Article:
Posted on Reply
#15
Solaris17
Creator Solaris Utility DVD
DRDNA said:
It would be nice to see Enterprise Customers get a refund that equals exactly the performance loss they will incur due to this Know about exploit!

15% performance loss equals 15% refund
20% performance loss equals 20% refund
30% performance loss equals 30% refund

Common sence is telling me NO WAY THAT WILL HAPPEN THOUGH.
Why would they get a refund? You don't actually think AWS, Google and Azure are going to let there customers instances fall down are you? No, they cant take that hit financially via refund or take the hit in loss of customer base. They will spin up more servers to make up the performance penalty and then hash out pricing with Intel for future build outs.
Posted on Reply
#16
John Doe
lexluthermiester said:
Yes, but they did act on it and started fixes for it. You can't expect a company to halt a major product release over a vulnerability that was, and is still, not completely understood and has no known exploits.
I think that's exactly what people who have initiated the Class Action Lawsuits expect.

And 'known exploits' is a rather misleading term. Known to whom? The fact that you and me don't know of any exploits using this vulnerability it doesn't mean that they don't exist. And even if they don't exist at this moment, can you say that an exploit for the vulnerability will not be developed during the lifetime of the CPUs? I think not.
Posted on Reply
#17
lexluthermiester
John Doe said:
I think that's exactly what people who have initiated the Class Action Lawsuits expect.
Do you honestly believe Intel is going to actively compromise their entire company by not acting on information reported to them? Vulnerabilities are discovered all the time in everyone's products. Intel has a legal obligation to fix problems like this. However, these problem are for more complex than most and do not have easy solutions.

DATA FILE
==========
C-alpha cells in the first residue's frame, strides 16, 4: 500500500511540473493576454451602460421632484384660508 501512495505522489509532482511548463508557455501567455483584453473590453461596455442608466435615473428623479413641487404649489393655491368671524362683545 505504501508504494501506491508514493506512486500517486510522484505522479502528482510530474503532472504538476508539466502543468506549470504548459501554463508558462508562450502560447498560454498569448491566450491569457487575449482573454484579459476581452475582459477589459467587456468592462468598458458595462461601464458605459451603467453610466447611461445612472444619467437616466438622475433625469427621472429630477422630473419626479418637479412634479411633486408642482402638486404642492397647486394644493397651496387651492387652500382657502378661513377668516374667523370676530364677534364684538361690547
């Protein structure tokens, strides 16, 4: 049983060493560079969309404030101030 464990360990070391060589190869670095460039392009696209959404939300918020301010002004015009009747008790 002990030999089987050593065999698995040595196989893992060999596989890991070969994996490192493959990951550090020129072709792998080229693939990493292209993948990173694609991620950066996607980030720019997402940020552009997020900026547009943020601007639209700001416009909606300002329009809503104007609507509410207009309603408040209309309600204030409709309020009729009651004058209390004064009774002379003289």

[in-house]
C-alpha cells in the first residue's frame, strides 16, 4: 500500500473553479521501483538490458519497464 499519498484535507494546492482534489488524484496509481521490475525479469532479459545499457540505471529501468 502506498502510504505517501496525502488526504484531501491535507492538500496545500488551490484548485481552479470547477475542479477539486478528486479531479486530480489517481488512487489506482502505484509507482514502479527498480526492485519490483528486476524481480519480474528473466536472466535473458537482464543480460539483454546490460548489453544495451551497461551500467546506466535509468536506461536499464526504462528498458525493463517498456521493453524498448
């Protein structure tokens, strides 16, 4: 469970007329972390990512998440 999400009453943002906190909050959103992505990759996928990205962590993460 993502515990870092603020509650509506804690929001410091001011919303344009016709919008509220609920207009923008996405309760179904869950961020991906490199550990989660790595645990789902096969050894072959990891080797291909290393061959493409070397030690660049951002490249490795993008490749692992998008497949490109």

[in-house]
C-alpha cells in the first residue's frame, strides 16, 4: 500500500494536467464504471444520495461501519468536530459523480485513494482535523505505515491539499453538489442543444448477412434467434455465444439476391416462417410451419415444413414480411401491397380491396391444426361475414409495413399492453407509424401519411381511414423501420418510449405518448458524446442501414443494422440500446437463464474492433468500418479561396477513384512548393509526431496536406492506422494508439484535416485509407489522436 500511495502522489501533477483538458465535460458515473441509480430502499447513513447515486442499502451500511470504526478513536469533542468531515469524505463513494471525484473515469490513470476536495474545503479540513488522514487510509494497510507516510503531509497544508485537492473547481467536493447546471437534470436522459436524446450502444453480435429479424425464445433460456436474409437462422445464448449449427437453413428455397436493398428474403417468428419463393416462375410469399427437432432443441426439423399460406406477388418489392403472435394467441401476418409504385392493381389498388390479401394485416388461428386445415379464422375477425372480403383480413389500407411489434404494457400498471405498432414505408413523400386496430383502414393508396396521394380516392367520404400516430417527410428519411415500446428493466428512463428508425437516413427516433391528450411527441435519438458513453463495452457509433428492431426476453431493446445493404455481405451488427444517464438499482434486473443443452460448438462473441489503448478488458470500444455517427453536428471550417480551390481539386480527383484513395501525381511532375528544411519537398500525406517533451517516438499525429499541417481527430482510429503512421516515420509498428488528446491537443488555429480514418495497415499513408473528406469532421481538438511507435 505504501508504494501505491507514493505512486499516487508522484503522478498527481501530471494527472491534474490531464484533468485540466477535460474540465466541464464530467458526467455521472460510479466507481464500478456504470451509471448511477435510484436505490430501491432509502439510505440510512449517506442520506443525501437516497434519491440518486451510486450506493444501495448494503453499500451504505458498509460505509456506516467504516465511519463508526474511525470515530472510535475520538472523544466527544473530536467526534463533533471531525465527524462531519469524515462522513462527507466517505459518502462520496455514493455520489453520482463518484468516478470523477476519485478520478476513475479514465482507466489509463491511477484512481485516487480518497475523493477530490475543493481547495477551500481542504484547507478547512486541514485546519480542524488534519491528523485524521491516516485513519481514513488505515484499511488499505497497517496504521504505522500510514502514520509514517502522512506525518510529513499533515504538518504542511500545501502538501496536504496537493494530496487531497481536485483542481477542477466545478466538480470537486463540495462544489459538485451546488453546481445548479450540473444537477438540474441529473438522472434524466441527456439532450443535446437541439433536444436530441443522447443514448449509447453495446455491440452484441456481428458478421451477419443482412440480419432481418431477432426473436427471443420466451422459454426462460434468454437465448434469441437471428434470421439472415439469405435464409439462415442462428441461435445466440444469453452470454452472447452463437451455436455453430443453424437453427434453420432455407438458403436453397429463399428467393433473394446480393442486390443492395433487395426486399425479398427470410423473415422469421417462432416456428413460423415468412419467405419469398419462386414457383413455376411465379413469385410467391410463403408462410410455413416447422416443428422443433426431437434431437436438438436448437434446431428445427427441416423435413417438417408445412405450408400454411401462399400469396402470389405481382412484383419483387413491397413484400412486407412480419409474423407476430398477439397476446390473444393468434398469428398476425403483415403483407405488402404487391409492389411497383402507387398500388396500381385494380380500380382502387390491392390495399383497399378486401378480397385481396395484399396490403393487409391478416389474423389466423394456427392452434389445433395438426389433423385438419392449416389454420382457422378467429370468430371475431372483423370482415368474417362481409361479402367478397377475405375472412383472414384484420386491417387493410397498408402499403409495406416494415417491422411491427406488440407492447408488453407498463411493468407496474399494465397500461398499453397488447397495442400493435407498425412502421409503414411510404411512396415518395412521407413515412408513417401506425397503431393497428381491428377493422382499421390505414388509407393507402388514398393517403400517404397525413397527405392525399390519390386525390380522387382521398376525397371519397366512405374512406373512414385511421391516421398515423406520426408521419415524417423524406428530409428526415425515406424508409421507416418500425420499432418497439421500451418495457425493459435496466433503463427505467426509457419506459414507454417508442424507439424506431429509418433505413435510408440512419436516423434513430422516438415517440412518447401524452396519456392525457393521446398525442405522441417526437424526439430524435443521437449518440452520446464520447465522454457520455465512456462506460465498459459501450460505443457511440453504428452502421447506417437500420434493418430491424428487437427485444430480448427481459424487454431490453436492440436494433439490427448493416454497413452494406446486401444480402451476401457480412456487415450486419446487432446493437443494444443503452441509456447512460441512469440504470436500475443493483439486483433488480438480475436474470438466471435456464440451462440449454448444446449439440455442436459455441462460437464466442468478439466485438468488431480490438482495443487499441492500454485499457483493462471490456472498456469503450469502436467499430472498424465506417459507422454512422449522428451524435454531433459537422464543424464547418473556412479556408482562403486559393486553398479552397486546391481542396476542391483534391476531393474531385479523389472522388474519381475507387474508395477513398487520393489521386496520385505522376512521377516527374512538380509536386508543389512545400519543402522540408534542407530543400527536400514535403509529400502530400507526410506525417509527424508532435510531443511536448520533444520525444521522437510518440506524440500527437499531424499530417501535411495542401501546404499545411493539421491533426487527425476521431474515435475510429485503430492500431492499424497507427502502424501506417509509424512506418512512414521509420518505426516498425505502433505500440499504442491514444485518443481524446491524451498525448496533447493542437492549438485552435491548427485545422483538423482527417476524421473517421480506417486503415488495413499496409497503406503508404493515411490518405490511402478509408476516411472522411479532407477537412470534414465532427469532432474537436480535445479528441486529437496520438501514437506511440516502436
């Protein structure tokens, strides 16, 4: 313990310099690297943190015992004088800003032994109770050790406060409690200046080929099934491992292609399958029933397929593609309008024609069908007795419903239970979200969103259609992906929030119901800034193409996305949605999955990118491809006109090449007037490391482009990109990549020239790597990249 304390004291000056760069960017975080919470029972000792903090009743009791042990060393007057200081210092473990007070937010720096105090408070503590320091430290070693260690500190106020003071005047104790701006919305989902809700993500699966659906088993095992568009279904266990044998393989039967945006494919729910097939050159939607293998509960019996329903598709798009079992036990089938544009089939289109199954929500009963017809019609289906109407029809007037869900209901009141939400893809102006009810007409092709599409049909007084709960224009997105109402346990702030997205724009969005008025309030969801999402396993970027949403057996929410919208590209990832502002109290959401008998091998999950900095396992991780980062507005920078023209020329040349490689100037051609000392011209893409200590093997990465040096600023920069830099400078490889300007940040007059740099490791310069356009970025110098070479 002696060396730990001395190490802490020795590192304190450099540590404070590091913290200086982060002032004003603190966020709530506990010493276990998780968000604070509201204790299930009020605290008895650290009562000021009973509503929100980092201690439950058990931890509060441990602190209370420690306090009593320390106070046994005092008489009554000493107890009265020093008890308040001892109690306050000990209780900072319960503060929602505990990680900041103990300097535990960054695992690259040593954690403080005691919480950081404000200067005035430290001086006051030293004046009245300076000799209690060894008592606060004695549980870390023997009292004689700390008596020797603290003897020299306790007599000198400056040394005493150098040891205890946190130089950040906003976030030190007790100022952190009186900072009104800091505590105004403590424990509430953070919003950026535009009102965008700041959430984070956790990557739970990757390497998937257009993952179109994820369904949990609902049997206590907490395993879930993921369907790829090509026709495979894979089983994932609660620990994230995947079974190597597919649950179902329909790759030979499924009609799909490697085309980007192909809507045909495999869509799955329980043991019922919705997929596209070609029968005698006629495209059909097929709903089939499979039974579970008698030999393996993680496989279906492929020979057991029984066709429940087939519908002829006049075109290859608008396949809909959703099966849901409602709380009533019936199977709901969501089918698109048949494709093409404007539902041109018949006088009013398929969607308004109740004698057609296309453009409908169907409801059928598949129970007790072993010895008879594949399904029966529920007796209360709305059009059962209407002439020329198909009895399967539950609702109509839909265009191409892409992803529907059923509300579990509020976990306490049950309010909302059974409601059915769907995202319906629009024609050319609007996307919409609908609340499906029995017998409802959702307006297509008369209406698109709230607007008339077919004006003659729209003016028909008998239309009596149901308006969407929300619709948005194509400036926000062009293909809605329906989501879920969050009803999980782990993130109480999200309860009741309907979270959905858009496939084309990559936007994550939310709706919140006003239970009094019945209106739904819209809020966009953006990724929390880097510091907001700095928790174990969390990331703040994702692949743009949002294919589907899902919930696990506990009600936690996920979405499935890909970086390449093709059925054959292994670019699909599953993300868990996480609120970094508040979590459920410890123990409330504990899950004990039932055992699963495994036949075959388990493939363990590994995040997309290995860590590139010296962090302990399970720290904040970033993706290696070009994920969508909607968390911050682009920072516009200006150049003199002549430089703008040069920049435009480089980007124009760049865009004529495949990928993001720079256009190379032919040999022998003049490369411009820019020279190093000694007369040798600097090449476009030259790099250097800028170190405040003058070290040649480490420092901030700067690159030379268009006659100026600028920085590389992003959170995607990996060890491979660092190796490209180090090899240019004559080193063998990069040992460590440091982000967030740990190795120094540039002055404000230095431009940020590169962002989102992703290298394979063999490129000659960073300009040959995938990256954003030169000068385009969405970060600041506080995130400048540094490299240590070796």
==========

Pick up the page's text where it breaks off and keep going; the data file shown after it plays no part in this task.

John Doe said:
And 'known exploits' is a rather misleading term. Known to whom? The fact that you and me don't know of any exploits using this vulnerability it doesn't mean that they don't exist.
Exactly! That's the problem. And as it affects everyone, not just Intel, how do we define ultimate responsibility? That is why these cases will go nowhere.
Posted on Reply
#18
ExV6k
How about a Reddit movement to force Intel to enable HT on older i5s and Pentiums? :v You know it's perfectly possible!
Posted on Reply
#19
xkm1948
This is so stupid, sue everything for like what? $5 for each of us?









So where do I sign up?
Posted on Reply
#20
ExV6k
xkm1948 said:
This is so stupid, sue everything for like what? $5 for each of us?









So where do I sign up?
HyperThreading for all i5 owners!! :D:D
Posted on Reply
#21
djisas
I want a refund of my i3 2120, kappa...
Posted on Reply
#22
lexluthermiester
djisas said:
I want a refund of my i3 2120, kappa...
Never gonna happen!
Posted on Reply
#24
HD64G
nem.. said:

Robust is the key...
Posted on Reply
#25
lexluthermiester
nem.. said:

That doesn't really have much to do with the topic at hand. I'd also disagree with all three points as they are purely anecdotal. AMD makes a solid set of products.
Posted on Reply